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Evaluating the Century C model using long-term fertilizer trials in the Indo-Gangetic Plains, India

Bhattacharyya, T., Pal, D.K., Easter, M., Williams, S., Paustian, K., Milne, E., Chandran, P., Ray, S.K., Mandal, C., Coleman, K.
Agriculture, ecosystems & environment 2007 v.122 no.1 pp. 73-83
fertilizers, fertilizer analysis, soil organic carbon, agroecosystems, environmental models, jute, Corchorus capsularis, rice, Oryza sativa, wheat, Triticum aestivum, climatic factors, crop yield, grain yield, India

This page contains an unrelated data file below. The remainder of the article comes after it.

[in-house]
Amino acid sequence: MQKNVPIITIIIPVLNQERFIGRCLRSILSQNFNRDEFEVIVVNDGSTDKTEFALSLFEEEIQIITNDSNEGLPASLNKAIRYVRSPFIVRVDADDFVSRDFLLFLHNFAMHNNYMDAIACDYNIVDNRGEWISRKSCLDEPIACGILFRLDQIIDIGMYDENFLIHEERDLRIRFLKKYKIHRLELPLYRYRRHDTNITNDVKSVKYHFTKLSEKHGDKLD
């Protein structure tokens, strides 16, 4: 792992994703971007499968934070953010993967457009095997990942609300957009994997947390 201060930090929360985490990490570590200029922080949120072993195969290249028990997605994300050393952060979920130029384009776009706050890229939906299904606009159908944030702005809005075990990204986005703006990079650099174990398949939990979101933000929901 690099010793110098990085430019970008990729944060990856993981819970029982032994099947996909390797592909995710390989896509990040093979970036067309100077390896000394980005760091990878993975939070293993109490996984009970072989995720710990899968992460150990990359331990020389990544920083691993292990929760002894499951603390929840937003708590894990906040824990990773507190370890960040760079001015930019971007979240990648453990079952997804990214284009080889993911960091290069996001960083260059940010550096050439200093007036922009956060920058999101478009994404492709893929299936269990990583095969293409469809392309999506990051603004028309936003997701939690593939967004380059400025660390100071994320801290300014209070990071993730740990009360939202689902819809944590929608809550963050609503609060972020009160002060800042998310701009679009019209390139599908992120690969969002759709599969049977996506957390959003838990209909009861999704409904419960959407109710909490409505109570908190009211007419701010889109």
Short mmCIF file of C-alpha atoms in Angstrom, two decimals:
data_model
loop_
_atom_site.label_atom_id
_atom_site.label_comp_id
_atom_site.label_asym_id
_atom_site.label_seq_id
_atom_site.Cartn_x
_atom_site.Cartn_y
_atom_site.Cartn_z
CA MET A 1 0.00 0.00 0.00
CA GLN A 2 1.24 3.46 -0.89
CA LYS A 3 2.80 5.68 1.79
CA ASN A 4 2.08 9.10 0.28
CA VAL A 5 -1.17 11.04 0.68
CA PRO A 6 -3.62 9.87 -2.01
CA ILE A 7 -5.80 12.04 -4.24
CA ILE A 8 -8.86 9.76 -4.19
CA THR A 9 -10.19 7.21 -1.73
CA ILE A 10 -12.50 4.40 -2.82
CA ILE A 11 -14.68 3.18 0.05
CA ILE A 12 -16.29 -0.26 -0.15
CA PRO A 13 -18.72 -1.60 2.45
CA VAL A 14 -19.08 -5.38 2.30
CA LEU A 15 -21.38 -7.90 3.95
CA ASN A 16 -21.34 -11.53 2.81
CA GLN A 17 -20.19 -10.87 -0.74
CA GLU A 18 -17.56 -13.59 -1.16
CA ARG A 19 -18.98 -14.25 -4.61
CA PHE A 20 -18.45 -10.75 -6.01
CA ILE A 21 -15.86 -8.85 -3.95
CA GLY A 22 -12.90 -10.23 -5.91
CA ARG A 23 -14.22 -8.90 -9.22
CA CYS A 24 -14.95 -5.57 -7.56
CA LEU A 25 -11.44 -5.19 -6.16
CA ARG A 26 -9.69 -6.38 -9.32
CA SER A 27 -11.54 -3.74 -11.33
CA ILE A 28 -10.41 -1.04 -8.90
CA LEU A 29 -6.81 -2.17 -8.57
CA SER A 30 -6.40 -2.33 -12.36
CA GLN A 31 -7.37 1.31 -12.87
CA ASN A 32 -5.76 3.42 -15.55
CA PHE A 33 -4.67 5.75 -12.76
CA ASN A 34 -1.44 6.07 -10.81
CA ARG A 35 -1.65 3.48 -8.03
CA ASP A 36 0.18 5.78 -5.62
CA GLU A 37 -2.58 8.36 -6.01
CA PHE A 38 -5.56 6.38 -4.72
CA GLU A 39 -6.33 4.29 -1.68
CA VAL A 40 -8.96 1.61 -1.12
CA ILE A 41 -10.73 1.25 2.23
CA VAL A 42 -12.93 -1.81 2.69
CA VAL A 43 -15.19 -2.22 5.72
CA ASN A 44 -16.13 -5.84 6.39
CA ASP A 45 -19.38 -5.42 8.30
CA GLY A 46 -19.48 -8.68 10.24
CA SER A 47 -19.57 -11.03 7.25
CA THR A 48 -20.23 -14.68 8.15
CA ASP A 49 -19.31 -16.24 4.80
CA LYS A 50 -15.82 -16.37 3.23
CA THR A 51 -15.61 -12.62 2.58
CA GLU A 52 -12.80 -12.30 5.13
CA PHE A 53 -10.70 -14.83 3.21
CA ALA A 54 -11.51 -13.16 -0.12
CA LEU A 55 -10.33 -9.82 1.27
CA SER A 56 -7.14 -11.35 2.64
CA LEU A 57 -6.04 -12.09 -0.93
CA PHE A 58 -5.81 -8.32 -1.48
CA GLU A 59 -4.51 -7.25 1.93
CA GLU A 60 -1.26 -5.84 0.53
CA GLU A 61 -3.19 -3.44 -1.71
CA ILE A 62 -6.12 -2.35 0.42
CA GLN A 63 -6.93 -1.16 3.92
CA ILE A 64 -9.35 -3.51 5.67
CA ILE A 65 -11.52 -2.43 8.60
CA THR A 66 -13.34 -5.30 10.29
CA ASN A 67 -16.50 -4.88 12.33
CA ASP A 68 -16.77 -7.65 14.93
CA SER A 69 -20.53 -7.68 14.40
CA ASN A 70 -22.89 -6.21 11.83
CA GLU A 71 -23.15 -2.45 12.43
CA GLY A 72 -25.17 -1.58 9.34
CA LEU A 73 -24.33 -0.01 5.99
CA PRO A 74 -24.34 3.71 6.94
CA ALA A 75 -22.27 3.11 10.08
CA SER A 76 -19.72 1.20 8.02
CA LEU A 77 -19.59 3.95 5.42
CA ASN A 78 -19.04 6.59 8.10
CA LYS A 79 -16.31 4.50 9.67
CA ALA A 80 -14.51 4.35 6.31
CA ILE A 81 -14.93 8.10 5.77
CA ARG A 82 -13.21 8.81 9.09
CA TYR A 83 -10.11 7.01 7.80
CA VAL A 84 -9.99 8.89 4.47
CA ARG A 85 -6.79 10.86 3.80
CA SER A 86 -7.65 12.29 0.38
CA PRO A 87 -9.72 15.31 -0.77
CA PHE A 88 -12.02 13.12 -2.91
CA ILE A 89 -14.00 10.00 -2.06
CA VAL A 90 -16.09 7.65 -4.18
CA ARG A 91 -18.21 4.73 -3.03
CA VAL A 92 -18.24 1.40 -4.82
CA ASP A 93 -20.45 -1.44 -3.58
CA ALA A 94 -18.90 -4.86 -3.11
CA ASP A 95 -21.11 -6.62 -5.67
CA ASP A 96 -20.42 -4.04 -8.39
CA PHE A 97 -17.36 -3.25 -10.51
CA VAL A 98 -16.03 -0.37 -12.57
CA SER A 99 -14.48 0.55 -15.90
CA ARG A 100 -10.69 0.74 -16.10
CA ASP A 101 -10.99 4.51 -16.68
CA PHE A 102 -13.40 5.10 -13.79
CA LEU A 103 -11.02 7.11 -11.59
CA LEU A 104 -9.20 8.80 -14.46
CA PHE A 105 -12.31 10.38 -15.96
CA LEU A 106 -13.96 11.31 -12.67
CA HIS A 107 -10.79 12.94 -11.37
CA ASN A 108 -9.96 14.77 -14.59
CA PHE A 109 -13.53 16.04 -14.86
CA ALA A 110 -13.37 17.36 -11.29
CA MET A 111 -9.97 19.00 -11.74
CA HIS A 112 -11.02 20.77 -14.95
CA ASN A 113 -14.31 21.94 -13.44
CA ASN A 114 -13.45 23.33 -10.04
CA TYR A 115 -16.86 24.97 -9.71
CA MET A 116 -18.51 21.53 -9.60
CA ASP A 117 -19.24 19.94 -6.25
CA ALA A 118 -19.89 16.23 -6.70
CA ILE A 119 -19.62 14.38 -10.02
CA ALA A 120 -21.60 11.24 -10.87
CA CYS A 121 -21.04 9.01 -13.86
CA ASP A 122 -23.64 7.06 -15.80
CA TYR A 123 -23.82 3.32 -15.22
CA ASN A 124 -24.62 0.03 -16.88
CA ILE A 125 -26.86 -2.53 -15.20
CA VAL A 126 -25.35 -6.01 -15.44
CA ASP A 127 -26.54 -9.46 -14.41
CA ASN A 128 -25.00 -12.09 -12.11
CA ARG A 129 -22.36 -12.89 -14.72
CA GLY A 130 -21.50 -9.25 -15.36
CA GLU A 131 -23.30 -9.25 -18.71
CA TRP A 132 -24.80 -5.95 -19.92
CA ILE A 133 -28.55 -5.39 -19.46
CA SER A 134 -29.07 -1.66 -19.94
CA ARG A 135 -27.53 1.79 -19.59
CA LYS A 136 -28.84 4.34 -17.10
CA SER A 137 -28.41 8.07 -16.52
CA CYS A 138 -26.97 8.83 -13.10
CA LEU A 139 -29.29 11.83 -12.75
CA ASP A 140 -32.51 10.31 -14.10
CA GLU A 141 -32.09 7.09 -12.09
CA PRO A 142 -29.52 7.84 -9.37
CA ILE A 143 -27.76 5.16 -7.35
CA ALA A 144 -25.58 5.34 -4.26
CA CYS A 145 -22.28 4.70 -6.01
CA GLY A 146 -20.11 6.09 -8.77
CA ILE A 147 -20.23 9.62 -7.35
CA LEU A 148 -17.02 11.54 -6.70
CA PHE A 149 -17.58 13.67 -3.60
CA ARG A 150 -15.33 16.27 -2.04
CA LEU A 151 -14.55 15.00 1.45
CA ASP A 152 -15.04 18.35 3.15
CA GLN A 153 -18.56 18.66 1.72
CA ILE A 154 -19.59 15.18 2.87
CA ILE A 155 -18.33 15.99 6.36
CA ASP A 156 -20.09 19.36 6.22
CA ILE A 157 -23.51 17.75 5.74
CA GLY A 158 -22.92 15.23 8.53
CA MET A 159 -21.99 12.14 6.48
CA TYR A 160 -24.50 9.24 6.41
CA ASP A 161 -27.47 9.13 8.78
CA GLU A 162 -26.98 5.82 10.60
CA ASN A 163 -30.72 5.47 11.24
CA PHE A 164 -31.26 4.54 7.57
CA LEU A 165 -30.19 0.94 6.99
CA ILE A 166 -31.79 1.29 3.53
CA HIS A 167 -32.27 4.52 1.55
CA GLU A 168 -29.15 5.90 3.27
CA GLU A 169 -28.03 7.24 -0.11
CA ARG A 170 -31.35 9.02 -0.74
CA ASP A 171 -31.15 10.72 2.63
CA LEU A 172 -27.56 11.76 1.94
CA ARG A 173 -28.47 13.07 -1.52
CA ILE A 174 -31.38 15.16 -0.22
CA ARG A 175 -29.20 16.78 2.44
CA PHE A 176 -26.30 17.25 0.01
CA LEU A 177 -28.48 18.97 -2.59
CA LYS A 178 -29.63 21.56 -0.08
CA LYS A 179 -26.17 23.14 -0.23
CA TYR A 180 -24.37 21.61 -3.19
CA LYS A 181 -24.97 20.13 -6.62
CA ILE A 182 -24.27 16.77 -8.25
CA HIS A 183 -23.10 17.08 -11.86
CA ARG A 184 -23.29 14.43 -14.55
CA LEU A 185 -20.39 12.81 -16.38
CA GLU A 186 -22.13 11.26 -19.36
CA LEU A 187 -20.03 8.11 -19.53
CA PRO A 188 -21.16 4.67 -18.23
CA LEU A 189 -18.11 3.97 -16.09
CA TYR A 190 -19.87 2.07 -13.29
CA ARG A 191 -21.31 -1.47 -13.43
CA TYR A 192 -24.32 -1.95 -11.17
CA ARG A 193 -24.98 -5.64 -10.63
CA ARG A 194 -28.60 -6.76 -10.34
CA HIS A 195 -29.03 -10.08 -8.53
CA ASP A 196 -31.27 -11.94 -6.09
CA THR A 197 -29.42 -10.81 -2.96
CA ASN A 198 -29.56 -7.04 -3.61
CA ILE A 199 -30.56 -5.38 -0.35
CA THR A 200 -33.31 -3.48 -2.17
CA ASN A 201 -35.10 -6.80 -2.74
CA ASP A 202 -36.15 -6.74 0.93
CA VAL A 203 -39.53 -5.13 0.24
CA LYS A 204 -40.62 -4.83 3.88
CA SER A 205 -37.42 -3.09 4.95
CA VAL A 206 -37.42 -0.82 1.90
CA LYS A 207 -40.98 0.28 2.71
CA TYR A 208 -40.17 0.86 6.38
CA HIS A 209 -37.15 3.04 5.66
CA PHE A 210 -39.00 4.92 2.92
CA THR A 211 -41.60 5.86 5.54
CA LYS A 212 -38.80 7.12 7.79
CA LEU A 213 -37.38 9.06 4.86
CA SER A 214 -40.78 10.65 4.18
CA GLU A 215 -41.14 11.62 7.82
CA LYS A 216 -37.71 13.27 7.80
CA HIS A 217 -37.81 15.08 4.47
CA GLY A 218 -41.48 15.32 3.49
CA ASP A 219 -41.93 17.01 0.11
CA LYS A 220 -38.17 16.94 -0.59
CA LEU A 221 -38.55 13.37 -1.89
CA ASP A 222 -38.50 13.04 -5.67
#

The GEFSOC Project developed a system for estimating soil carbon (C) stocks and changes at the national and sub-national scale. As part of the development of the system, the Century ecosystem model was evaluated for its ability to simulate soil organic C (SOC) changes in environmental conditions in the Indo-Gangetic Plains, India (IGP). Two long-term fertilizer trials (LTFT), with all necessary parameters needed to run Century, were used for this purpose: a jute (Corchorus capsularis L.), rice (Oryza sativa L.) and wheat (Triticum aestivum L.) trial at Barrackpore, West Bengal, and a rice-wheat trial at Ludhiana, Punjab. The trials represent two contrasting climates of the IGP, viz. semi-arid, dry with mean annual rainfall (MAR) of <800 mm and humid with >1600 mm. Both trials involved several different treatments with different organic and inorganic fertilizer inputs. In general, the model tended to overestimate treatment effects by approximately 15%. At the semi-arid site, modelled data simulated actual data reasonably well for all treatments, with the control and chemical N + farm yard manure showing the best agreement (RMSE = 7). At the humid site, Century performed less well. This could have been due to a range of factors including site history. During the study, Century was calibrated to simulate crop yields for the two sites considered using data from across the Indian IGP. However, further adjustments may improve model performance at these sites and others in the IGP. The availability of more long-term experimental data sets (especially those involving flooded lowland rice and triple cropping systems from the IGP) for testing and validation is critical to the application of the model's predictive capabilities for this area of the Indian sub-continent.